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Francesco Villamena, Blindman or Blind man with remedy for corns (Cieco da rimedis per i calli), 1597-1601. Baillieu Library Print Collection, University of Melbourne.

Francesco Villamena’s engraving Blindman or Blind man with remedy for corns (Cieco da rimedis per i calli) (1597-1601) follows a genre that became popular in Italy in the 1580s depicting street criers and itinerant trades. This broadsheet style of imagery typically presented rows of street vendors and itinerant craftsmen who could be identified by their tools or street cry and who were indigenous to a given city. [i]

Annibale Carracci (1560-1609) produced a series of approximately 75 individual drawings of the street vendors of Bologna. All but one of these drawings is lost, but they are known to us through their engraved equivalents by Simon Guillain (1618-1658) which were printed in 1646. The series is known as the ‘trades of Bologna’ (Arti di Bologna) and in plate 55 of this set, we find the blind man with a remedy for corns.

Possibly Carracci saw this individual and drew him from life in Bologna, yet Villamena was located at Rome and it is uncertain whether Villamena based his engraving on the Carracci drawing or on a real person. In this engraving we find evidence that it was possible for both the subject himself, and through the vehicle of the press, for imagery to travel.

Villamena’s figure is recognisably blind from the cane he carries and the blank appearance of his eyes. From the attention given to the great rends and repairs of his tattered attire, we also know that he is poor. Villamena locates the blind man as a traveller on a dirt road, which is unlike the Carracci image as there is no architecture, and no suggestion of a city. There are further differences between the two images: particularly their tone and in Villamena’s engraving, the addition of the inscription under the image.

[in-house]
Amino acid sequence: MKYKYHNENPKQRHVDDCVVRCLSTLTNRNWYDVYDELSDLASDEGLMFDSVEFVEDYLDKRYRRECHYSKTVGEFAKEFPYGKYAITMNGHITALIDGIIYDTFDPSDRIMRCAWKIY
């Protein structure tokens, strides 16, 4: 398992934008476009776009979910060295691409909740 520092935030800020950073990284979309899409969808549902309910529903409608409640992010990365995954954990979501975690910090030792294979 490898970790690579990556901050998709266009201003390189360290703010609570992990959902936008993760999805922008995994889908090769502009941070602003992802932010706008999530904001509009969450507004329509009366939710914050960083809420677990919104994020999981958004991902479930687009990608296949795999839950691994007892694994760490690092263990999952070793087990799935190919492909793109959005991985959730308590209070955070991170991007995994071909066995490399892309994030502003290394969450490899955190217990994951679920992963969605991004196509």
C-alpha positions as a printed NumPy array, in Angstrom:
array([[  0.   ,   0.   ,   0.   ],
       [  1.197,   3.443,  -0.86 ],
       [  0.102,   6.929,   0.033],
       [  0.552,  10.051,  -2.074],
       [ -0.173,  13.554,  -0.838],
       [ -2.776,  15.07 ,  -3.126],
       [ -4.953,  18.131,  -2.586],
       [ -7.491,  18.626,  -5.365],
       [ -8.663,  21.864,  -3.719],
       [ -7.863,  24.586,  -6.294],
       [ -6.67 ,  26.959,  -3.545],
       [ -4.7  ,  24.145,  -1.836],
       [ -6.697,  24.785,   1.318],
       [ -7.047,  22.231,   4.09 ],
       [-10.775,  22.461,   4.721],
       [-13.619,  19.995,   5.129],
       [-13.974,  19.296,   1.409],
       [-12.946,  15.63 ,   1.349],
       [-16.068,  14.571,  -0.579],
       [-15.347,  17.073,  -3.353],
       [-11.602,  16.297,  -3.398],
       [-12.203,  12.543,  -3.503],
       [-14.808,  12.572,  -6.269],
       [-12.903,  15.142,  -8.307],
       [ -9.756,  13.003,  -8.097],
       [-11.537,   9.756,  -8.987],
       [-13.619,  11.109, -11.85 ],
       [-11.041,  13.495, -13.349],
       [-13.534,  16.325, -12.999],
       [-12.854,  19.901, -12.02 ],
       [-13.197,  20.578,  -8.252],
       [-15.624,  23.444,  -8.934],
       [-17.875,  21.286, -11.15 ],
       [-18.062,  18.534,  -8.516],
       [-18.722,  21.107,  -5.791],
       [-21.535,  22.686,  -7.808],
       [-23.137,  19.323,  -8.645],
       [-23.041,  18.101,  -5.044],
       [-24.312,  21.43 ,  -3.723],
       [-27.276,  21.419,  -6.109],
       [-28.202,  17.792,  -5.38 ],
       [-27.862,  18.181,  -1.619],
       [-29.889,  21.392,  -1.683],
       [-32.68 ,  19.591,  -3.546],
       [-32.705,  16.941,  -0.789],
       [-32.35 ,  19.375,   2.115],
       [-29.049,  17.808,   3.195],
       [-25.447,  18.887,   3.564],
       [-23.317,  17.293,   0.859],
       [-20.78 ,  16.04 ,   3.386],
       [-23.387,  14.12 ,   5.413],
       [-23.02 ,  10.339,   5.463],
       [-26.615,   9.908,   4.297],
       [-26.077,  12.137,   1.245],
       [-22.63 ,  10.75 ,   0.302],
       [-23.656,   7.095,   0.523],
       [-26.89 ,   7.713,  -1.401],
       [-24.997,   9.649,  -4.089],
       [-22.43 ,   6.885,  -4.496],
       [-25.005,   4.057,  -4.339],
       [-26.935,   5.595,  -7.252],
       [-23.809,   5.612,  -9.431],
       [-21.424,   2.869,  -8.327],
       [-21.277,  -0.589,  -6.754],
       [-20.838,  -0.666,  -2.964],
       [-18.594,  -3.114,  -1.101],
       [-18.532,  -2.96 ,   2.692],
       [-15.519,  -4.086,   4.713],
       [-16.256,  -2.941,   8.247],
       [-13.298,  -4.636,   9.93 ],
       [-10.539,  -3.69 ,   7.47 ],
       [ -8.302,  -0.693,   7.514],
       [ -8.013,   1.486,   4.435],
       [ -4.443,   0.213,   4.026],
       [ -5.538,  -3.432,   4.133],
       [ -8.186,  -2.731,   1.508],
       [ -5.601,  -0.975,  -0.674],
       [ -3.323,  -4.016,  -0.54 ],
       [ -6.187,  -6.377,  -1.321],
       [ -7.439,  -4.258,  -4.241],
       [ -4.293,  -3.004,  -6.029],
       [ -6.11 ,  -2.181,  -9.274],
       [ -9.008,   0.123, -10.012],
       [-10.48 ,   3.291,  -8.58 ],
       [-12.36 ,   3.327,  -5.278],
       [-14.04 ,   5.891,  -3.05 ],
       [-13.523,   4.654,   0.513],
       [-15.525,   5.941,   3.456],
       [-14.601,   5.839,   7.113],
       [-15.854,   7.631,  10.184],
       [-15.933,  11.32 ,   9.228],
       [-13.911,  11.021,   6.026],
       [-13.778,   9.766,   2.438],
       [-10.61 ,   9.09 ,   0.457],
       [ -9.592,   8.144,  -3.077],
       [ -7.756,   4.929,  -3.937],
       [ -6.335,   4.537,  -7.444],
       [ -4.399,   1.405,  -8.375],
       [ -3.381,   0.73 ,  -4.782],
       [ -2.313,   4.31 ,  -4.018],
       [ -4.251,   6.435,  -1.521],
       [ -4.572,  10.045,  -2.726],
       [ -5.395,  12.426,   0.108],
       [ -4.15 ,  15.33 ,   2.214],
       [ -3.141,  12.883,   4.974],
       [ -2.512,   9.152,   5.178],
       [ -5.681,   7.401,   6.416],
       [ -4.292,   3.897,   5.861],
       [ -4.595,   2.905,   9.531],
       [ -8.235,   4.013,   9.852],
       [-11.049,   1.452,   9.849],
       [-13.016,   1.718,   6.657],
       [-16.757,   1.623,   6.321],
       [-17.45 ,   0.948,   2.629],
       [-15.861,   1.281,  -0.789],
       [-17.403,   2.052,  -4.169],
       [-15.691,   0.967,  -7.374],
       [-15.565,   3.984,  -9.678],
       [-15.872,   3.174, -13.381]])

The inscription gives the blind man a voice with which he addresses the viewer through the centuries. He shouts: ‘I am blind, and roam the world crying out / the secret of curing corns/ and how to get rid of all sorts of corns / This is how I spend my poor life; The gallant messer Tobia Rosolin gives this present to you, people with corns on your feet. I am sure that you will relish it.’[ii]

Tobia Rosolin has potential to take advantage of his audience, for he is selling a dubious medical remedy. As such, the engraving is an example of medical charlatanism or the practice of medicine without training or licencing.[iii] Rosolin was one of many roaming peddlers without a permanent business and therefore not far removed from a vagrant beggar. He was nevertheless proactive to earn money from gullible customers, and with much foot traffic inferred by the image, it would not seem surprising if the need for corn removal were high.

Villamena empowered his blind man by providing identity, voice, physical scale, and the ability to evoke a sense of wonder from his audience.

 

Kerrianne Stone, Curator, Prints, University of Melbourne.

 

[i] Generically called cris de Paris. For a more detailed history see Shelia McTighe, ‘Perfect Deformity, Ideal Beauty, and the “Imaginaire” of Work: The Reception of Annibale Carracci’s “Arti di Bologna” in 1646’ in Oxford Art Journal, vol. 16, No. 1, 1993, pp. 75-91

[ii] Translation kindly provided by Dr Andrea Rizzi, University of Melbourne

[iii] David Gentilecore, Medical charlatanism in early modern Italy, Oxford: Oxford University Press, 2006, p.33